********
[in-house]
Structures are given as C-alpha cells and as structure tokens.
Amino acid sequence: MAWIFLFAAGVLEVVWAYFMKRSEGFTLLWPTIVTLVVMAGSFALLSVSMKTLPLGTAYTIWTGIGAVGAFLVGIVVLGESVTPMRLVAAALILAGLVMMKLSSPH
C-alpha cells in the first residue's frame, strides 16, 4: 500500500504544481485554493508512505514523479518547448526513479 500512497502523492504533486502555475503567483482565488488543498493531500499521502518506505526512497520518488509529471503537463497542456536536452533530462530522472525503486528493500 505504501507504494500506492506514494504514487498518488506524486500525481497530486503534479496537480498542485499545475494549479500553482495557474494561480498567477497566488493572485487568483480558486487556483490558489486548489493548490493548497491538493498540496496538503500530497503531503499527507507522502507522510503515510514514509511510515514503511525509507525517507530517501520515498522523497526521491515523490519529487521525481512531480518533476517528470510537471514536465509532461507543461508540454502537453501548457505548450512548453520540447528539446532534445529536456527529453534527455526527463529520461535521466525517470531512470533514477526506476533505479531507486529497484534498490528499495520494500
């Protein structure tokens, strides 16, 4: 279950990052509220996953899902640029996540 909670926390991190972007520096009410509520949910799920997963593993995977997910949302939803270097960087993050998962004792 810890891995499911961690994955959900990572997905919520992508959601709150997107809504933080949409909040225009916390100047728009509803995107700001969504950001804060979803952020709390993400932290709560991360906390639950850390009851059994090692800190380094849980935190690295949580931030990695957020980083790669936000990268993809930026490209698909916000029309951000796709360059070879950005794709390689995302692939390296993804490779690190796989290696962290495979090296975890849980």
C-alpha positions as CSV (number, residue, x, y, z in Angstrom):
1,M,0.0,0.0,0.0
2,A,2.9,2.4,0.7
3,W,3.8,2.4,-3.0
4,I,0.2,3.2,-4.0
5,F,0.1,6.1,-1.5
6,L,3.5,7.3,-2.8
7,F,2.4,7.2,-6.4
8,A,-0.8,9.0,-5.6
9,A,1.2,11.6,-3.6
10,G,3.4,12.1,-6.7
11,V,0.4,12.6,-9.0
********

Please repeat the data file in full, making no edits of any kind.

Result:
[in-house]
Structures are given as C-alpha cells and as structure tokens.
Amino acid sequence: MAWIFLFAAGVLEVVWAYFMKRSEGFTLLWPTIVTLVVMAGSFALLSVSMKTLPLGTAYTIWTGIGAVGAFLVGIVVLGESVTPMRLVAAALILAGLVMMKLSSPH
C-alpha cells in the first residue's frame, strides 16, 4: 500500500504544481485554493508512505514523479518547448526513479 500512497502523492504533486502555475503567483482565488488543498493531500499521502518506505526512497520518488509529471503537463497542456536536452533530462530522472525503486528493500 505504501507504494500506492506514494504514487498518488506524486500525481497530486503534479496537480498542485499545475494549479500553482495557474494561480498567477497566488493572485487568483480558486487556483490558489486548489493548490493548497491538493498540496496538503500530497503531503499527507507522502507522510503515510514514509511510515514503511525509507525517507530517501520515498522523497526521491515523490519529487521525481512531480518533476517528470510537471514536465509532461507543461508540454502537453501548457505548450512548453520540447528539446532534445529536456527529453534527455526527463529520461535521466525517470531512470533514477526506476533505479531507486529497484534498490528499495520494500
């Protein structure tokens, strides 16, 4: 279950990052509220996953899902640029996540 909670926390991190972007520096009410509520949910799920997963593993995977997910949302939803270097960087993050998962004792 810890891995499911961690994955959900990572997905919520992508959601709150997107809504933080949409909040225009916390100047728009509803995107700001969504950001804060979803952020709390993400932290709560991360906390639950850390009851059994090692800190380094849980935190690295949580931030990695957020980083790669936000990268993809930026490209698909916000029309951000796709360059070879950005794709390689995302692939390296993804490779690190796989290696962290495979090296975890849980």
C-alpha positions as CSV (number, residue, x, y, z in Angstrom):
1,M,0.0,0.0,0.0
2,A,2.9,2.4,0.7
3,W,3.8,2.4,-3.0
4,I,0.2,3.2,-4.0
5,F,0.1,6.1,-1.5
6,L,3.5,7.3,-2.8
7,F,2.4,7.2,-6.4
8,A,-0.8,9.0,-5.6
9,A,1.2,11.6,-3.6
10,G,3.4,12.1,-6.7
11,V,0.4,12.6,-9.0